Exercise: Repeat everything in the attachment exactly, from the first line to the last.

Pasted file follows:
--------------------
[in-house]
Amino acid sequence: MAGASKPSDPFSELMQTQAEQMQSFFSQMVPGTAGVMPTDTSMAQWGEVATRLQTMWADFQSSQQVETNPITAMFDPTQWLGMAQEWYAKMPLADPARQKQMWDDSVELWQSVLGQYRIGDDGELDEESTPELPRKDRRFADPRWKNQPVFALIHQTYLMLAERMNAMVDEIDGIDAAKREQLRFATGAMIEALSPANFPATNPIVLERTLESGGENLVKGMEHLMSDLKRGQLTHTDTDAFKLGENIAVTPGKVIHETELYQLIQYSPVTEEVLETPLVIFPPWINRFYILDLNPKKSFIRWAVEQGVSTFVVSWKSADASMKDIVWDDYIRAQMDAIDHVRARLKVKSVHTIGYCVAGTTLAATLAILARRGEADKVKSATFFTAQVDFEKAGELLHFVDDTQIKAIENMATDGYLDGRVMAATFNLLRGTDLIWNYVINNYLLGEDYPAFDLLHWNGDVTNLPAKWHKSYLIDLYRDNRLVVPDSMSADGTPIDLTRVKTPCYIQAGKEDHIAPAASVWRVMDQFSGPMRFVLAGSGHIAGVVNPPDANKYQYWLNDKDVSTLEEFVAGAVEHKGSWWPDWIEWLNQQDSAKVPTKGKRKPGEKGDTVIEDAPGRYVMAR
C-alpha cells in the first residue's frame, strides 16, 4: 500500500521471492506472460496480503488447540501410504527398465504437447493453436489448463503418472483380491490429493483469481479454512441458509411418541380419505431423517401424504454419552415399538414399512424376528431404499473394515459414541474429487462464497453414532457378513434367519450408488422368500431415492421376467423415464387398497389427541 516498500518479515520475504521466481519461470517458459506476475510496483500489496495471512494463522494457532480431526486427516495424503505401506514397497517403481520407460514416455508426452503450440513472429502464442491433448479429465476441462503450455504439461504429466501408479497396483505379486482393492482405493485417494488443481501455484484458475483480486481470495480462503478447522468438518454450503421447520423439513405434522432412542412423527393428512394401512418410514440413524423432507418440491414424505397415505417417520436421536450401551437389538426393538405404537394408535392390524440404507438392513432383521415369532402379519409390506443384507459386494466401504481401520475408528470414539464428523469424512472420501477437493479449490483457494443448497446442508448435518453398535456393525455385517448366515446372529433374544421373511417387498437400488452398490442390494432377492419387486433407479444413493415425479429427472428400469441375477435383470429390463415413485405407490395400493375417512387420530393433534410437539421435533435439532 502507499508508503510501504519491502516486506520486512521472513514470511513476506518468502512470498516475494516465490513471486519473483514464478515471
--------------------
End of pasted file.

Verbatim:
[in-house]
Amino acid sequence: MAGASKPSDPFSELMQTQAEQMQSFFSQMVPGTAGVMPTDTSMAQWGEVATRLQTMWADFQSSQQVETNPITAMFDPTQWLGMAQEWYAKMPLADPARQKQMWDDSVELWQSVLGQYRIGDDGELDEESTPELPRKDRRFADPRWKNQPVFALIHQTYLMLAERMNAMVDEIDGIDAAKREQLRFATGAMIEALSPANFPATNPIVLERTLESGGENLVKGMEHLMSDLKRGQLTHTDTDAFKLGENIAVTPGKVIHETELYQLIQYSPVTEEVLETPLVIFPPWINRFYILDLNPKKSFIRWAVEQGVSTFVVSWKSADASMKDIVWDDYIRAQMDAIDHVRARLKVKSVHTIGYCVAGTTLAATLAILARRGEADKVKSATFFTAQVDFEKAGELLHFVDDTQIKAIENMATDGYLDGRVMAATFNLLRGTDLIWNYVINNYLLGEDYPAFDLLHWNGDVTNLPAKWHKSYLIDLYRDNRLVVPDSMSADGTPIDLTRVKTPCYIQAGKEDHIAPAASVWRVMDQFSGPMRFVLAGSGHIAGVVNPPDANKYQYWLNDKDVSTLEEFVAGAVEHKGSWWPDWIEWLNQQDSAKVPTKGKRKPGEKGDTVIEDAPGRYVMAR
C-alpha cells in the first residue's frame, strides 16, 4: 500500500521471492506472460496480503488447540501410504527398465504437447493453436489448463503418472483380491490429493483469481479454512441458509411418541380419505431423517401424504454419552415399538414399512424376528431404499473394515459414541474429487462464497453414532457378513434367519450408488422368500431415492421376467423415464387398497389427541 516498500518479515520475504521466481519461470517458459506476475510496483500489496495471512494463522494457532480431526486427516495424503505401506514397497517403481520407460514416455508426452503450440513472429502464442491433448479429465476441462503450455504439461504429466501408479497396483505379486482393492482405493485417494488443481501455484484458475483480486481470495480462503478447522468438518454450503421447520423439513405434522432412542412423527393428512394401512418410514440413524423432507418440491414424505397415505417417520436421536450401551437389538426393538405404537394408535392390524440404507438392513432383521415369532402379519409390506443384507459386494466401504481401520475408528470414539464428523469424512472420501477437493479449490483457494443448497446442508448435518453398535456393525455385517448366515446372529433374544421373511417387498437400488452398490442390494432377492419387486433407479444413493415425479429427472428400469441375477435383470429390463415413485405407490395400493375417512387420530393433534410437539421435533435439532 502507499508508503510501504519491502516486506520486512521472513514470511513476506518468502512470498516475494516465490513471486519473483514464478515471